• Next sheriff retires from CMPD amid concerns about previous homicide cases

    By: Mark Becker

    Updated:

    CHARLOTTE, N.C. - Mecklenburg County’s Sheriff-elect Garry McFadden confirmed he has retired from the Charlotte-Mecklenburg Police Department after sources told Channel 9 police found items in his office that raised questions.

    For more than 20 years, McFadden was a homicide detective with CMPD, working both routine and high-profile cases.

    [RELATED: Sheriff-elect McFadden stays focused on issues from campaign]

    Since retiring from full-time work, he had a very different role as a liaison between police and the community.

    Sources tell Channel 9 that’s why some within the department were surprised when they went into his office and discovered items tied to homicide cases.

    Sources said they found a box with some of the personal effects of Jonathan Ferrell, who was shot and killed five years ago by former CMPD officer Randall “Wes” Kerrick.

    McFadden had worked with Ferrell’s family during Kerrick’s trial, and he told Channel 9 he’d been holding onto that box with the blessing of Ferrell’s mother.

    [RELATED: $2.25M settlement reached in Jonathan Ferrell civil suit]

    Sources also said police found a box containing files from a 1995 murder case that ended with the defendant getting a life sentence.

    Now, some within the department are concerned that some of those files may not have gotten to his defense attorney. If so, that could be grounds for appeal.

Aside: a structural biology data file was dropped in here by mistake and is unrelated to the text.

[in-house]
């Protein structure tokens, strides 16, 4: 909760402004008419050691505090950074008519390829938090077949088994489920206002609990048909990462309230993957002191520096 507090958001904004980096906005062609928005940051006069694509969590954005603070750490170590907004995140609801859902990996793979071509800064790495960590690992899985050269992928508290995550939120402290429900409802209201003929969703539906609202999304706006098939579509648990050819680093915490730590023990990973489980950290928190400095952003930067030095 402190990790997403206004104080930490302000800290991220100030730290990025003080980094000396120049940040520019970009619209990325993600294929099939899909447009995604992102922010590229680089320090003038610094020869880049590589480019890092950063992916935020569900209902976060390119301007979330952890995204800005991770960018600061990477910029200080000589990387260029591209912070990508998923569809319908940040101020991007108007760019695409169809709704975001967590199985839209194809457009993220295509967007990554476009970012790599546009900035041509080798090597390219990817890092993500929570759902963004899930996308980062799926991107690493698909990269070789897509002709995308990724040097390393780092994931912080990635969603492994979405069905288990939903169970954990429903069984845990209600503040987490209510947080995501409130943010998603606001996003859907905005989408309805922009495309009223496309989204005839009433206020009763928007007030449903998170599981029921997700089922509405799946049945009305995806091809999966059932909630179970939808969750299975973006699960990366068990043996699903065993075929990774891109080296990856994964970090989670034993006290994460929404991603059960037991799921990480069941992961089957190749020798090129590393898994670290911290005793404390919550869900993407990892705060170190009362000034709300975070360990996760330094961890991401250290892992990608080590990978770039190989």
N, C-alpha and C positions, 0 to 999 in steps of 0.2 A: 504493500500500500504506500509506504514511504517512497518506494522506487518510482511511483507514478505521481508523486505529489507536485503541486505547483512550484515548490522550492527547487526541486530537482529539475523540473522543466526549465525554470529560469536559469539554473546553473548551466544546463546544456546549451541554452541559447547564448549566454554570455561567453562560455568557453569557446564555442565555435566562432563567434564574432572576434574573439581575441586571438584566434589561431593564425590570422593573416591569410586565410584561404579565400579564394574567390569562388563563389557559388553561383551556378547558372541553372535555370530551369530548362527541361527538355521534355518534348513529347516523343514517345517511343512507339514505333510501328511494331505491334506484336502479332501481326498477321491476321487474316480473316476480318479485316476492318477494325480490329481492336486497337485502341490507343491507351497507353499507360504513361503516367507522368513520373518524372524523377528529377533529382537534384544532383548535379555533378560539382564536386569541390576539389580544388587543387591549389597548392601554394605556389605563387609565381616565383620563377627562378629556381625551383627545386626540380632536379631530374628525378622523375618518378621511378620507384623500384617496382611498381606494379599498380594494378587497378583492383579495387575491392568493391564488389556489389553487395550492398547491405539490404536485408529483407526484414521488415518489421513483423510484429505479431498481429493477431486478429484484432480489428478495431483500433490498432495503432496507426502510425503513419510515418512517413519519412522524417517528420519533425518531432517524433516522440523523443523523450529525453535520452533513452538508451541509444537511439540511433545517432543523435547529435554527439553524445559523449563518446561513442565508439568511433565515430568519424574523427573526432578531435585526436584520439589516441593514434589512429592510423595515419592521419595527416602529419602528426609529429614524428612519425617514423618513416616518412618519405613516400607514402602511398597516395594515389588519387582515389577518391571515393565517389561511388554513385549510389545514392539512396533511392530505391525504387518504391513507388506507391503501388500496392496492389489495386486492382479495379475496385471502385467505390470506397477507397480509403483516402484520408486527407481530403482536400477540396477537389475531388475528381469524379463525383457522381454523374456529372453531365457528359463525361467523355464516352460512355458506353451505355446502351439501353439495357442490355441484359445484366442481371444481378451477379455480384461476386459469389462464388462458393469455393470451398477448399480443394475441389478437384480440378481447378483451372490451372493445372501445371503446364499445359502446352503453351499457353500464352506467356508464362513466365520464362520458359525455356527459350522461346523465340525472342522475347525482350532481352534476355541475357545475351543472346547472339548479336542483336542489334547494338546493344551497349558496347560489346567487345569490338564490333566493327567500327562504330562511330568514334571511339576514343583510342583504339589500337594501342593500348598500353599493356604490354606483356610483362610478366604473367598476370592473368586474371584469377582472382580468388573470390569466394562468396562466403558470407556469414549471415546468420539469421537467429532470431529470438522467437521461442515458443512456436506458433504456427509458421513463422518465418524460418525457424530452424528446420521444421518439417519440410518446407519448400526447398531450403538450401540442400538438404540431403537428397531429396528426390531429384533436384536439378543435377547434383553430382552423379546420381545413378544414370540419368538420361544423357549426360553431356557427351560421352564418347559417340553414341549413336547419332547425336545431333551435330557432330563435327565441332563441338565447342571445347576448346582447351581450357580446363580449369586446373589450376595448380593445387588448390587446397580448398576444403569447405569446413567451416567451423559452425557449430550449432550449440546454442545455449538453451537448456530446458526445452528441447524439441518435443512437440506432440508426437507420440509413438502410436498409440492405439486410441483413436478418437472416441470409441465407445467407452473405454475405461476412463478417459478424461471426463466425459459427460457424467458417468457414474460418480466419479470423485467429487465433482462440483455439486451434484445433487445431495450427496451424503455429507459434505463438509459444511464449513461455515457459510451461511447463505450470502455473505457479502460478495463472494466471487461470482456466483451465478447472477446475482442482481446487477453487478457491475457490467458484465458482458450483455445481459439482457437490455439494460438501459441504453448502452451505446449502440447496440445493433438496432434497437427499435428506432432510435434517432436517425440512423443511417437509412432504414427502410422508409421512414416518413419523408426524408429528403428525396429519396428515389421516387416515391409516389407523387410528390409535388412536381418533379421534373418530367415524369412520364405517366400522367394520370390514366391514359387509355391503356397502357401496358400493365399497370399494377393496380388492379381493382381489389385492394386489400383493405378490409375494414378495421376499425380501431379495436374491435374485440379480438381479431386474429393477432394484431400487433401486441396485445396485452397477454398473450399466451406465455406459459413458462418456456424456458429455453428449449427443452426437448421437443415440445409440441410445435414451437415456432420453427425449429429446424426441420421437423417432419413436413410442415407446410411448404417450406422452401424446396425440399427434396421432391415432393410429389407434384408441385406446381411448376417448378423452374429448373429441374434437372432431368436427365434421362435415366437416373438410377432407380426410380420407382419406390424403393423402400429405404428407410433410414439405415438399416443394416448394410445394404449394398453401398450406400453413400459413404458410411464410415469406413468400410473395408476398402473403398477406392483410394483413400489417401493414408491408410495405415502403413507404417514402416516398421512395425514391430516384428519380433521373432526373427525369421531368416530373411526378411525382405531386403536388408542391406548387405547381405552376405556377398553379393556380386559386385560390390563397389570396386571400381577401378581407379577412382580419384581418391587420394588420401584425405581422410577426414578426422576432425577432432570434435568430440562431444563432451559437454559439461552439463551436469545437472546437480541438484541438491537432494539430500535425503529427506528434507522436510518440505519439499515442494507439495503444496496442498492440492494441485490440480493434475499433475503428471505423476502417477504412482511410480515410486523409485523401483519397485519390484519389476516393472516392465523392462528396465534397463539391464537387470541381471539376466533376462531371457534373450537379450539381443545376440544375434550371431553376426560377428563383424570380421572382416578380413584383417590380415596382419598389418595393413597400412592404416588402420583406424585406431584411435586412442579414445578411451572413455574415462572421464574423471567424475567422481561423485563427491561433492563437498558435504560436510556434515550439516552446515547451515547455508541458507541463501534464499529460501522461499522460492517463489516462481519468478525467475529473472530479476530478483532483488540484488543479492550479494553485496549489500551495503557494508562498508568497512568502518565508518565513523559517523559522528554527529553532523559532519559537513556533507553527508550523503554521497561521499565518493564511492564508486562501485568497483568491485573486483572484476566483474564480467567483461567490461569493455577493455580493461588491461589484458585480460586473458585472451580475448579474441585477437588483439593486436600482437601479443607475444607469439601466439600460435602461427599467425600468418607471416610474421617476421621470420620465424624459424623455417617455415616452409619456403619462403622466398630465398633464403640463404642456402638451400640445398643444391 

Sources said police have alerted the District Attorney’s Office and asked officials to review the files they found.

    “Due diligence is going to require everyone to look at and say if it’s important evidence or material evidence,” Brad Smith, a defense attorney and former prosecutor, told Channel 9.

    In a phone conversation Thursday morning, McFadden told Channel 9 he’s confident he didn’t do anything to compromise that case or any others.

    [RELATED: New sheriff in town: McFadden ousts Carmichael in Meck County]

    In a statement he released later Thursday, he said he’s enjoyed his career at CMPD and retired to begin to work on his transition to becoming the next sheriff of Mecklenburg County.

    McFadden said this is a distraction that comes less than a week before he’s officially elected the next sheriff, and it won’t stop him from taking on big issues when he officially takes over a little more than a month from now.

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